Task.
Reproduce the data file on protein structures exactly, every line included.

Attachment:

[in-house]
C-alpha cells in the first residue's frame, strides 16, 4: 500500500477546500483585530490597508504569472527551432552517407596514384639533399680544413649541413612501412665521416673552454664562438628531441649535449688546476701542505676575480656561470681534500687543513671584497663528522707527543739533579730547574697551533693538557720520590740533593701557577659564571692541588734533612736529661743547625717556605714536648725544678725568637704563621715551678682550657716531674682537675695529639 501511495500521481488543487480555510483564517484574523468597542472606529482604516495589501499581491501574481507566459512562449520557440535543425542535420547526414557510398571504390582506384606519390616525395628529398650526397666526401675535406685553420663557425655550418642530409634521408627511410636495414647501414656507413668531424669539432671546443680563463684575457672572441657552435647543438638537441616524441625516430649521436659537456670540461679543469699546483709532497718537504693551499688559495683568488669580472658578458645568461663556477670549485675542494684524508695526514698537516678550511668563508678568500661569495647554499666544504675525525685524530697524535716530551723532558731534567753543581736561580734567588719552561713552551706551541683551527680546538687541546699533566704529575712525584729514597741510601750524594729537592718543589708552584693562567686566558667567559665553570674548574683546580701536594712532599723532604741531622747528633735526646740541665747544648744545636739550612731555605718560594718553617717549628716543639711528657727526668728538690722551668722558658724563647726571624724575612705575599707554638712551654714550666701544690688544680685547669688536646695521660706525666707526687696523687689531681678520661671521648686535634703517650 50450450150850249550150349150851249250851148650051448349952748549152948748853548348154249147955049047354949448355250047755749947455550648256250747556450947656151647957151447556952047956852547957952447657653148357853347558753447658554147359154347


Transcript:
[in-house]
C-alpha cells in the first residue's frame, strides 16, 4: 500500500477546500483585530490597508504569472527551432552517407596514384639533399680544413649541413612501412665521416673552454664562438628531441649535449688546476701542505676575480656561470681534500687543513671584497663528522707527543739533579730547574697551533693538557720520590740533593701557577659564571692541588734533612736529661743547625717556605714536648725544678725568637704563621715551678682550657716531674682537675695529639 501511495500521481488543487480555510483564517484574523468597542472606529482604516495589501499581491501574481507566459512562449520557440535543425542535420547526414557510398571504390582506384606519390616525395628529398650526397666526401675535406685553420663557425655550418642530409634521408627511410636495414647501414656507413668531424669539432671546443680563463684575457672572441657552435647543438638537441616524441625516430649521436659537456670540461679543469699546483709532497718537504693551499688559495683568488669580472658578458645568461663556477670549485675542494684524508695526514698537516678550511668563508678568500661569495647554499666544504675525525685524530697524535716530551723532558731534567753543581736561580734567588719552561713552551706551541683551527680546538687541546699533566704529575712525584729514597741510601750524594729537592718543589708552584693562567686566558667567559665553570674548574683546580701536594712532599723532604741531622747528633735526646740541665747544648744545636739550612731555605718560594718553617717549628716543639711528657727526668728538690722551668722558658724563647726571624724575612705575599707554638712551654714550666701544690688544680685547669688536646695521660706525666707526687696523687689531681678520661671521648686535634703517650 50450450150850249550150349150851249250851148650051448349952748549152948748853548348154249147955049047354949448355250047755749947455550648256250747556450947656151647957151447556952047956852547957952447657653148357853347558753447658554147359154347